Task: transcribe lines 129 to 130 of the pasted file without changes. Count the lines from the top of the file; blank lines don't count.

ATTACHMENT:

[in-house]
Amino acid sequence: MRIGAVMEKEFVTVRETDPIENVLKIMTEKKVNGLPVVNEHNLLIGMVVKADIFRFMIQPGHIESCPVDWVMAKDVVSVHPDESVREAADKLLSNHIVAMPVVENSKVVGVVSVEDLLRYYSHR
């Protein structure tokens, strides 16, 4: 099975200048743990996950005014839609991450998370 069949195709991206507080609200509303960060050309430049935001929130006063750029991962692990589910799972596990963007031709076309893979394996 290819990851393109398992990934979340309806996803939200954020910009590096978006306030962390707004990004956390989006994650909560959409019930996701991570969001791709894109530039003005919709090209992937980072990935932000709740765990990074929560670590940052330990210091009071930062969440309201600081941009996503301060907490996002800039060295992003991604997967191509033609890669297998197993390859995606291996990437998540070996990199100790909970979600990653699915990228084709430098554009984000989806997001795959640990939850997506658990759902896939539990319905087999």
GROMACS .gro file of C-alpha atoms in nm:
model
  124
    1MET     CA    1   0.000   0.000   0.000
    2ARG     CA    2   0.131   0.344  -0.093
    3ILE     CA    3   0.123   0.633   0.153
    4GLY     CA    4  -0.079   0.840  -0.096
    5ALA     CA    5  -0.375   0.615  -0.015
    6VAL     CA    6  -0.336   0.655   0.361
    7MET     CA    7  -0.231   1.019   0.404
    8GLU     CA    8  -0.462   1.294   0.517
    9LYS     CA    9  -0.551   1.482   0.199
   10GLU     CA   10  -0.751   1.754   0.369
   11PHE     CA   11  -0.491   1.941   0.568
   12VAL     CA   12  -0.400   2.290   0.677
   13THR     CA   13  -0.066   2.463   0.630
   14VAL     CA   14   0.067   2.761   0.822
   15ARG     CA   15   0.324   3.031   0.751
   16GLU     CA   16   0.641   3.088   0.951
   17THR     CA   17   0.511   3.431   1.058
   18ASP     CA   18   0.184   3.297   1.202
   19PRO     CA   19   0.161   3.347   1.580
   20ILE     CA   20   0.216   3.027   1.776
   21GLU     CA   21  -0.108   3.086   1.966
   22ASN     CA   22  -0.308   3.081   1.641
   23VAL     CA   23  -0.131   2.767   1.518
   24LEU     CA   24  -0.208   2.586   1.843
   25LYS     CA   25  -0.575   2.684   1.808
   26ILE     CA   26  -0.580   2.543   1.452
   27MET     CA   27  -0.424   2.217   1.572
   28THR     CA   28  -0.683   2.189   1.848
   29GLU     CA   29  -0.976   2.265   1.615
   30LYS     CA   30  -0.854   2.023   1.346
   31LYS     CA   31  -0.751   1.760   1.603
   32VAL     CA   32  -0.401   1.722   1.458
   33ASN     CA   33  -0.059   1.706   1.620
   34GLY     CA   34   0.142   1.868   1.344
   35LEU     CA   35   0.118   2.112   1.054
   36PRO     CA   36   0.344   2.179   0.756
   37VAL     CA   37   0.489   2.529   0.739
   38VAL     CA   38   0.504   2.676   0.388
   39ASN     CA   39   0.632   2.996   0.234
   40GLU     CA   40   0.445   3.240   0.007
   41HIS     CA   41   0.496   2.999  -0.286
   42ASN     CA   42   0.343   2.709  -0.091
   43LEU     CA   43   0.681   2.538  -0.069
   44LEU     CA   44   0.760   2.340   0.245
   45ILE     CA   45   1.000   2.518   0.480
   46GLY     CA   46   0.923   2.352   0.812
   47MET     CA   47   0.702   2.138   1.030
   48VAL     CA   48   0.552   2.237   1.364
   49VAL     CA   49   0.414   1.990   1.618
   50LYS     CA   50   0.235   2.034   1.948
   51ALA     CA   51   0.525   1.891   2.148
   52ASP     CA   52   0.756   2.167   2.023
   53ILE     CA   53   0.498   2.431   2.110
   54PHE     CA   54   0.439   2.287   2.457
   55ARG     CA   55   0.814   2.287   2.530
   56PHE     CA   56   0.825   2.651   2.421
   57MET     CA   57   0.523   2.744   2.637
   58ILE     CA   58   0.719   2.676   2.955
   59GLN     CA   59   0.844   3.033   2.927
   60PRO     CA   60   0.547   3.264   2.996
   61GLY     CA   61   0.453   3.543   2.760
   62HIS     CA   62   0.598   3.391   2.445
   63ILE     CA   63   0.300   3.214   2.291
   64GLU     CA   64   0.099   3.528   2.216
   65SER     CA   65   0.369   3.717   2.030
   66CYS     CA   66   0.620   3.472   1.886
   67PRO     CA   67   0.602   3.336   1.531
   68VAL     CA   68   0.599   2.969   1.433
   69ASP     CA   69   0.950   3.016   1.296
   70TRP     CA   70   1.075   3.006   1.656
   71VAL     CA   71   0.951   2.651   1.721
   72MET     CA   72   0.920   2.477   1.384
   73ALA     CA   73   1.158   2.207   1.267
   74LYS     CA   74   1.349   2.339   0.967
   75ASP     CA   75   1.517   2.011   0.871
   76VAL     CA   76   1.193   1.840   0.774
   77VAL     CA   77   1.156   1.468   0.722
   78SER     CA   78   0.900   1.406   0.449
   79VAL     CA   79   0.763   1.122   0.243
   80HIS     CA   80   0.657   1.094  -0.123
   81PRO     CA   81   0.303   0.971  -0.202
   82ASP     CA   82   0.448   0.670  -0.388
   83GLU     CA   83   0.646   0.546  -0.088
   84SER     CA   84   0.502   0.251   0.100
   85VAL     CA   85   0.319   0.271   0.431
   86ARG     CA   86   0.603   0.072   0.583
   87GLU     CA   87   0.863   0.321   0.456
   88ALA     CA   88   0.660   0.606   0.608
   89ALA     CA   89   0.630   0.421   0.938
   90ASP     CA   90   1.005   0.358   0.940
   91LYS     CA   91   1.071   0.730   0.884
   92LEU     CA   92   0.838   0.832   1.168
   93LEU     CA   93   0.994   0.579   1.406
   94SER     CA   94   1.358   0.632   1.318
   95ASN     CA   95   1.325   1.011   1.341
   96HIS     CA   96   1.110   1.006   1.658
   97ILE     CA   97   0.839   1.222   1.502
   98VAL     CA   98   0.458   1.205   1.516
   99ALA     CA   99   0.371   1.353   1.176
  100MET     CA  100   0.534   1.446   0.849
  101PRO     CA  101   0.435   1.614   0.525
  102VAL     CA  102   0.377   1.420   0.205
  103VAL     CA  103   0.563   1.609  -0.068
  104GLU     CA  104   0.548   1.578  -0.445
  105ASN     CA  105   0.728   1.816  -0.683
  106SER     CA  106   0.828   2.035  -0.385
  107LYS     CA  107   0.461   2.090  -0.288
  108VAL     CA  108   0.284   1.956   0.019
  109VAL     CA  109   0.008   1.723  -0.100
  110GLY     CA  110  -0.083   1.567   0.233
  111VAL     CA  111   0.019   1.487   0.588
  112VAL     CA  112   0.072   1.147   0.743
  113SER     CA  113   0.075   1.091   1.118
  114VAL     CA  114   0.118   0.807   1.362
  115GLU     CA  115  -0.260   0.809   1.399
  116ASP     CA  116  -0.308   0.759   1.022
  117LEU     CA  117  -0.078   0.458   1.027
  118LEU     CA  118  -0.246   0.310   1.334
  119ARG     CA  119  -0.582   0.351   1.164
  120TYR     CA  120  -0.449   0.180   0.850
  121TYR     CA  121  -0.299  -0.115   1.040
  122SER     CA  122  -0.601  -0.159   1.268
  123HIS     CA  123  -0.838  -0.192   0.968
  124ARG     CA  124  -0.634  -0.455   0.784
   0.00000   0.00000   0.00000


  123HIS     CA  123  -0.838  -0.192   0.968
  124ARG     CA  124  -0.634  -0.455   0.784